An interesting case of conversion has come up in Malaysia, which will be heard by the High Court of Kuala Lumpur on June 15. A Malaysian woman born to Muslim parents has filed an application in the court to hear her case and get justice. The woman says that even though she was born to Muslim parents, she never accepted this religion. She believes in Confucianism and Buddhism, so she should not be considered a Muslim.
The 32-year-old woman was born to a Muslim-turned-father and a Muslim mother after conversion. The woman’s name is being kept confidential after the court’s intervention.
High Court Judge Datuk Ahmed Kamal Mohammad Shahid, after hearing the arguments of his lawyer and Attorney General’s Chambers (AGC), said that the verdict in the matter will be pronounced on June 15. He said that on the same day it would be decided whether the decision of the Sharia Court would be allowed for judicial review or not.
In this case, the woman filed suit for judicial review on March 4, naming the four defendants—the Sharia Court of Appeal, the Sharia High Court, the Federal Territories Islamic Religious Council (Maiwp) and the Malaysian government.
The woman demands that the court declare that she is no longer a Muslim and is entitled to practice her religion of Confucianism and Buddhism. It also wants a declaration from the women’s court whether the Sharia Court has the right to expel a person from the religion of Islam.
Sharia court bans woman from leaving Islam
The woman is seeking to reverse the Sharia High Court’s July 2020 and December 2021 decisions of the Sharia Court of Appeal in which both Sharia court refused to recognize her leaving the Muslim religion. Its demand is that an interim stay on the decision of the Sharia courts should be done.
When the woman was born, due to the Muslim religion of her parents, she was considered a Muslim from birth. The woman’s lawyers say that after the woman’s lawyers say that after the divorce of her parents, she was brought up by her mother but her mother tried to impose Islam on her.
When she grew up, she accepted Confucianism and Buddhism as her religion. In August 2018, the woman declared in an application to the Sharia High Court in Kuala Lumpur that she had never converted to Islam and therefore should not be considered a Muslim.
What did the woman say in the Sharia court?
The woman told the court that she never adopted the teachings of Islam. He never believed in Islam, he got this religion because of his parents. The woman told the court that she regularly consumes pork and alcohol which is prohibited under Islam but not under Buddhism.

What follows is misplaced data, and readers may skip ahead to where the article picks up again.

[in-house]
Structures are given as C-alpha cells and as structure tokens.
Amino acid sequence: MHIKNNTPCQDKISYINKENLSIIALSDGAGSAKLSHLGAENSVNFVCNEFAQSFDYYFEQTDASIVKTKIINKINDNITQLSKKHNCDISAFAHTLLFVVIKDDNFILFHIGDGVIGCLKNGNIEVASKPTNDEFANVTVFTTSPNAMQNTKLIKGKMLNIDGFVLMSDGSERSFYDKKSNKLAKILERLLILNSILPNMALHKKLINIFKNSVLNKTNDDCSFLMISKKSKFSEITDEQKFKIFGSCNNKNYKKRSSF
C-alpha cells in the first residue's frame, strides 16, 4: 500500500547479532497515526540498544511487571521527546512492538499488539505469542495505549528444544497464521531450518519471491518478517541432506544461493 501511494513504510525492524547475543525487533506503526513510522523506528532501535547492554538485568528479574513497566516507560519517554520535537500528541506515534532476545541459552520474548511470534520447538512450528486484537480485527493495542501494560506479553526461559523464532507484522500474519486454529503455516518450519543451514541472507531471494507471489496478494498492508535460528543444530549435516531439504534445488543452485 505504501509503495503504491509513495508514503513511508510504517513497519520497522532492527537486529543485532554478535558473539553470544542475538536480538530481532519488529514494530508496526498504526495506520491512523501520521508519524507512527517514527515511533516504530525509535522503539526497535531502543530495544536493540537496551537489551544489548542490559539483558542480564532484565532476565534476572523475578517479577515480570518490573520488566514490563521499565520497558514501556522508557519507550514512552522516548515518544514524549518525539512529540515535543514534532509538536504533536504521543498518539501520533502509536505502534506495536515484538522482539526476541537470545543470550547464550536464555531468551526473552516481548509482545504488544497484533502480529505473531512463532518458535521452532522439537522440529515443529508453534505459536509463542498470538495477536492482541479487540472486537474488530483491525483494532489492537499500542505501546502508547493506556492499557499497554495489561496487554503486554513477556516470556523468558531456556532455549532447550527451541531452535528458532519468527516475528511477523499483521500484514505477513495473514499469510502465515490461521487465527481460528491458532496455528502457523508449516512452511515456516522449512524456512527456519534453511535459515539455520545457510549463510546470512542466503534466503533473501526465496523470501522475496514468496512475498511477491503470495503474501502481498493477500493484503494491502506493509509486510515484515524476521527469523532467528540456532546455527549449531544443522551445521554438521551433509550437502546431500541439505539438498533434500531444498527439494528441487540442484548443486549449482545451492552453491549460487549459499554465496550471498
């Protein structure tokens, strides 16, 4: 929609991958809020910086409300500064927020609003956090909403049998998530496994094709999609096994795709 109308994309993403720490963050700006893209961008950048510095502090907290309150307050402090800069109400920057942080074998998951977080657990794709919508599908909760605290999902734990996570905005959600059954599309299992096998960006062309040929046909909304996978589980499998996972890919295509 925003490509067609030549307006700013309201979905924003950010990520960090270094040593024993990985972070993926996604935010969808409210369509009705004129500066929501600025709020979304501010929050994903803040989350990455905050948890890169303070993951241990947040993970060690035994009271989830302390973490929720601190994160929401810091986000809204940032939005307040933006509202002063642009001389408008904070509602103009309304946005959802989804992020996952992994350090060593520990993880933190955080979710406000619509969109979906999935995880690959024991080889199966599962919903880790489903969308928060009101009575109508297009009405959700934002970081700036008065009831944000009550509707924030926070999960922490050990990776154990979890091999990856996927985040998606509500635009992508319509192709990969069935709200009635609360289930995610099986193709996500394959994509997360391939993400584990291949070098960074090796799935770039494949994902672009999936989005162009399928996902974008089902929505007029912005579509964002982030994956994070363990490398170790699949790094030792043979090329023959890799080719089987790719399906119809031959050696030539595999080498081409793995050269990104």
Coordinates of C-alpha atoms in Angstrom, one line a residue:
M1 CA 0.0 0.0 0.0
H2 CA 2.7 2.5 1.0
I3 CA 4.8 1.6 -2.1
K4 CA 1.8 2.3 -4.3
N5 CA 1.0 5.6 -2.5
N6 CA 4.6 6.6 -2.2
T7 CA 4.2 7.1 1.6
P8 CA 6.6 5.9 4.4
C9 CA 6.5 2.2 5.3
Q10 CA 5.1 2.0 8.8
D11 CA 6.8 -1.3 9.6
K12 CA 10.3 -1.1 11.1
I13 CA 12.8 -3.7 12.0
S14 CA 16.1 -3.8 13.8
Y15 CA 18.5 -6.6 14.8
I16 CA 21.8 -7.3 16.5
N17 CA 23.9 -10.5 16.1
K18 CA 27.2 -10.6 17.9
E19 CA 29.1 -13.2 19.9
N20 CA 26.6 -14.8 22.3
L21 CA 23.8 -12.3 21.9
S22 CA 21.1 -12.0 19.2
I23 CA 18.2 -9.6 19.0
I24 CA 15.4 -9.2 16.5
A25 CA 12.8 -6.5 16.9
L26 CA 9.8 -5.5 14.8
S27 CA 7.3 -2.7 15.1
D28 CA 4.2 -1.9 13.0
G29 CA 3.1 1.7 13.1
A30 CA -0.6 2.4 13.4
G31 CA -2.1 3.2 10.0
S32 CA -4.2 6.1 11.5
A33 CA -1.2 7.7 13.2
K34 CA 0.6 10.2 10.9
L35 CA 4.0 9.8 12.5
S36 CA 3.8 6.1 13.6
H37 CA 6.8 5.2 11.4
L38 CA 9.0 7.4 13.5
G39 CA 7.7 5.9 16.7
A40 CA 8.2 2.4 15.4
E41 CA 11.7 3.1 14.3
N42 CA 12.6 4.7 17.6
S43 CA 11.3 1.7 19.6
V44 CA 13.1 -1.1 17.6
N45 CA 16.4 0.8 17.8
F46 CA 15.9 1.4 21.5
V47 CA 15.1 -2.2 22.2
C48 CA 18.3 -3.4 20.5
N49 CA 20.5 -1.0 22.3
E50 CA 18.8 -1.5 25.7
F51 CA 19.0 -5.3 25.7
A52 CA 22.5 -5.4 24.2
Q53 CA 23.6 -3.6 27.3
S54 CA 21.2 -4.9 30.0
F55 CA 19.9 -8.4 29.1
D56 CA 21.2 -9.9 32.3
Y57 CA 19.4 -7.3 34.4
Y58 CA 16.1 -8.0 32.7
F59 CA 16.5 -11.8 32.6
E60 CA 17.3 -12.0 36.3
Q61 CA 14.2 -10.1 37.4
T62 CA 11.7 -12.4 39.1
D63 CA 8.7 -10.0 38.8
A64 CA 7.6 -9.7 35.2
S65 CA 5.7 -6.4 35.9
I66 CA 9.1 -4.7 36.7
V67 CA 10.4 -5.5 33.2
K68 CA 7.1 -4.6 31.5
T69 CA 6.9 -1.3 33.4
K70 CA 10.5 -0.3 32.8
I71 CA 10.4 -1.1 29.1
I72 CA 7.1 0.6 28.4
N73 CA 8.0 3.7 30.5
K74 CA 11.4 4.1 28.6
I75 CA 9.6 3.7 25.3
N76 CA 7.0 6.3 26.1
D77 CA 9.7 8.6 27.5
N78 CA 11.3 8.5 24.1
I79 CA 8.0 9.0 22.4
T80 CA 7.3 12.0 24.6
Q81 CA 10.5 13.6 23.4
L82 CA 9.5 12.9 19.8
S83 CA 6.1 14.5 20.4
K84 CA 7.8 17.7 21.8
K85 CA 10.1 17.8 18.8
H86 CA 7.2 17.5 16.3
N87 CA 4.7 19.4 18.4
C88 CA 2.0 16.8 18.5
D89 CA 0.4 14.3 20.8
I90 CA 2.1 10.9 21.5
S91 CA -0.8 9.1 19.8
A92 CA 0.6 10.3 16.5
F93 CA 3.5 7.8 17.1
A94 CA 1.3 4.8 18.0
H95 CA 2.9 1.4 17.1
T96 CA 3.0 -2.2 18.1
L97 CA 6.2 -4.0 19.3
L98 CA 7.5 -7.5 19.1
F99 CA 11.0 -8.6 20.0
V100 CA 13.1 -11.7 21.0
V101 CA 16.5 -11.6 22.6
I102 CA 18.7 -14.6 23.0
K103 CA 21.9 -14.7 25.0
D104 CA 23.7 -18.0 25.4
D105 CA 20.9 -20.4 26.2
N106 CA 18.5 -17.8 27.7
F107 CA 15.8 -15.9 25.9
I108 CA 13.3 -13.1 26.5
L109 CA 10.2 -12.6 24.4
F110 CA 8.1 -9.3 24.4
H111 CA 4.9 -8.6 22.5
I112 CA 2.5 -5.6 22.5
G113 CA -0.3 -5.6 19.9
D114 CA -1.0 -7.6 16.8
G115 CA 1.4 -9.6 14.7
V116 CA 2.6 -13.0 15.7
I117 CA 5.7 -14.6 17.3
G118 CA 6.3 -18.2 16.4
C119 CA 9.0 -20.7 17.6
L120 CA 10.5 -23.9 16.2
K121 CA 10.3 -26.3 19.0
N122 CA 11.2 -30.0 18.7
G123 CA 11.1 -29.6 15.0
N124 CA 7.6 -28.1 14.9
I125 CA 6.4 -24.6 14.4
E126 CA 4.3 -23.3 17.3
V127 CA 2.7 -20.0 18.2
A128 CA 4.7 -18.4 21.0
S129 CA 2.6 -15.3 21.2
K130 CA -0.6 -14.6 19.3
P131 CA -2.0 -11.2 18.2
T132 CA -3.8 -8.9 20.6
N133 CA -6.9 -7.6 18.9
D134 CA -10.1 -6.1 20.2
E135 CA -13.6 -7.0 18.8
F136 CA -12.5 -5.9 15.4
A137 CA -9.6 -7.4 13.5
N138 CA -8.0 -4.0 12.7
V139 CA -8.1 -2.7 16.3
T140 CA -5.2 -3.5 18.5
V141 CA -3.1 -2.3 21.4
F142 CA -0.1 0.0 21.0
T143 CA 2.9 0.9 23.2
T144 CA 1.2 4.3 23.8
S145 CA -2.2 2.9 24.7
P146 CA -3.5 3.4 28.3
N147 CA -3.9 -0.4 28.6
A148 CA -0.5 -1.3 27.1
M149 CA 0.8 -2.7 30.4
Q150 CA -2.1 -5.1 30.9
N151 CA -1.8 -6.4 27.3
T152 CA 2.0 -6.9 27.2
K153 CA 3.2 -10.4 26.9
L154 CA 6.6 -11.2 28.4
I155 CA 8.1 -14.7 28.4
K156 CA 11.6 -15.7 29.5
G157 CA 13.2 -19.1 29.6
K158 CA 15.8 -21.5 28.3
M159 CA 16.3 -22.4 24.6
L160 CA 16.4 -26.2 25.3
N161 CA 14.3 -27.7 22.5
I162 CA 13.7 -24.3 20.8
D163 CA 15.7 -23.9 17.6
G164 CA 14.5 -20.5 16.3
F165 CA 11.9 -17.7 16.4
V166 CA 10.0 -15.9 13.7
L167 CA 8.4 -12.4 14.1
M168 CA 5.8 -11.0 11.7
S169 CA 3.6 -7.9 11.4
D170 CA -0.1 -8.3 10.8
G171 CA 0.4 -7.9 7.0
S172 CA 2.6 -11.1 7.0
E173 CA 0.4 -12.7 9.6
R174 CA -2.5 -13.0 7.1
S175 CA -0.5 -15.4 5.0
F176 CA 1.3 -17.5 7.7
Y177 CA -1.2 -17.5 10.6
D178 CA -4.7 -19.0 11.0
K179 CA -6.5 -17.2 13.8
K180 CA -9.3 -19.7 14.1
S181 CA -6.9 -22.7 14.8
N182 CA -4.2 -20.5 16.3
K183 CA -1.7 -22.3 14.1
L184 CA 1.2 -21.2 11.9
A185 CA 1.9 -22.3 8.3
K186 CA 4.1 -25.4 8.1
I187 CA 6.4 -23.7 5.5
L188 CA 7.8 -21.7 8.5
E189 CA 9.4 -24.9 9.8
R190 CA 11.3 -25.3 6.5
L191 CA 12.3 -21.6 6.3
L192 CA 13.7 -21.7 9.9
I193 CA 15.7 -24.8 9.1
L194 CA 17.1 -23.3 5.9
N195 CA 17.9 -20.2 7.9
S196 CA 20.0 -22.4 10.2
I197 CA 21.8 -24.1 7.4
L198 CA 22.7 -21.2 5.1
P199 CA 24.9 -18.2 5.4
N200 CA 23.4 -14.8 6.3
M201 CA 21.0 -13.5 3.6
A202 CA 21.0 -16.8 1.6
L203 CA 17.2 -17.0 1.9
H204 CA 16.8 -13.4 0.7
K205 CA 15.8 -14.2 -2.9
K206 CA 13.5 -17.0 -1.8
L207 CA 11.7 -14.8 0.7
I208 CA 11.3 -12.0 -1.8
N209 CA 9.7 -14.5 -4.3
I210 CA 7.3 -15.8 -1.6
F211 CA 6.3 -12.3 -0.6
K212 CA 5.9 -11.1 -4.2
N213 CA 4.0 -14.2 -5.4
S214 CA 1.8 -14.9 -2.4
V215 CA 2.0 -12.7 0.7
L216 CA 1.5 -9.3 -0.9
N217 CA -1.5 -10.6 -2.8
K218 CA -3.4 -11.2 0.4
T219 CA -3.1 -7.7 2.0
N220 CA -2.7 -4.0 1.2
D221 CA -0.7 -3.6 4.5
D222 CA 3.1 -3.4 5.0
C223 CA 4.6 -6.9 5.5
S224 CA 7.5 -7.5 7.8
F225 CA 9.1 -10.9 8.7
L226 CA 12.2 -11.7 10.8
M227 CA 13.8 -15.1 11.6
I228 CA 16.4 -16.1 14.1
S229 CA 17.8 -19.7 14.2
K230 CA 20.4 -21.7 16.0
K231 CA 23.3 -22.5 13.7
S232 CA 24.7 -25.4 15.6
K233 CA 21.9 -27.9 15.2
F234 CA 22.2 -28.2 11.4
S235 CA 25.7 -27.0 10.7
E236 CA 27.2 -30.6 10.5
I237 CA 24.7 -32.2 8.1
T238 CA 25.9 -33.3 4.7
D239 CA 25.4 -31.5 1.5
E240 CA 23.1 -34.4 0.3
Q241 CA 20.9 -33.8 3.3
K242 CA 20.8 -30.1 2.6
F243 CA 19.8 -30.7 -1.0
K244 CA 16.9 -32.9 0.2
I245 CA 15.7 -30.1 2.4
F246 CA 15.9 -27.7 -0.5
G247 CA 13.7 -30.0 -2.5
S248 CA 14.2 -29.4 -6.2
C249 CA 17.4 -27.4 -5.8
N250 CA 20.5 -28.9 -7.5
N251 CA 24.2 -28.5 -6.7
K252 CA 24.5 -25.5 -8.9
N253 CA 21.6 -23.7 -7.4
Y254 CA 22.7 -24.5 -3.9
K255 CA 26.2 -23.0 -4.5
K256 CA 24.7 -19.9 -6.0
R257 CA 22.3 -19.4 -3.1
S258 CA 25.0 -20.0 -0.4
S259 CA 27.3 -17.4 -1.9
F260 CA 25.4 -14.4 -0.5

But before hearing his case in December 2018, the Sharia High Court ordered him to attend 12 counseling sessions on Islam over six months from January to June 2019. The woman attended these counseling sessions thinking that after this she would be allowed to leave Islam, but later the court refused to leave her religion.
In August 2020, the woman appealed to the Sharia Court of Appeal in Kuala Lumpur. But on December 8, 2021, the court rejected his appeal.
The woman’s lawyer Fahri Azzat gave nine main arguments in the court. The lawyer said that the Sharia Court has no power to allow anyone to leave Islam.
Fahri said the woman had renounced Islam and presented evidence that she was no longer a Muslim, had embraced Confucianism and Buddhism. In such a situation, non-acceptance of his evidence by the court is irrational.
Fahri noted that the Sharia High Court refused the woman’s decision to leave the Muslim religion and ruled that Article 11(1) of the country’s constitution, the right to freedom of religion, did not apply to Muslims.
The lawyer said, ‘I would say that this decision of the Sharia court is a clear violation of Article 11(1) and the Sharia court has no authority to interpret Article 11(1). Only civil courts have the power to interpret the federal constitution.
Fahri argued that his client’s right under Article 11(1) has been violated. He also argued that his constitutional rights were violated by sending his client to counseling sessions. The whole process took a long time in which the woman suffered financial loss and in the end she was told that she could not leave Islam.
In this case, the lawyer of the government and the Attorney General gave their side. Public prosecutor Mohd Sallehuddin Mohamed Ali, representing the AG, argued that the High Court should not judicially review the decisions of Sharia courts.
Sallehuddin said that the decisions of Sharia courts cannot be reviewed by civil courts.
Referring to Article 121(1A), he said that this article states that civil courts will have no power over the decisions of Sharia courts.
Sallehuddin argued that the issue of conversion from Islam falls within the jurisdiction of the Sharia courts. The counsel argued that Article 121(1A) would mean that once the case is decided by the Sharia courts, the civil courts cannot do judicial review on the decisions of the Sharia courts.
Sallehuddin repeatedly insisted that civil courts cannot review the decisions of Sharia courts, even if Sharia courts have made a wrong decision. The court is scheduled to decide on this matter on June 15.
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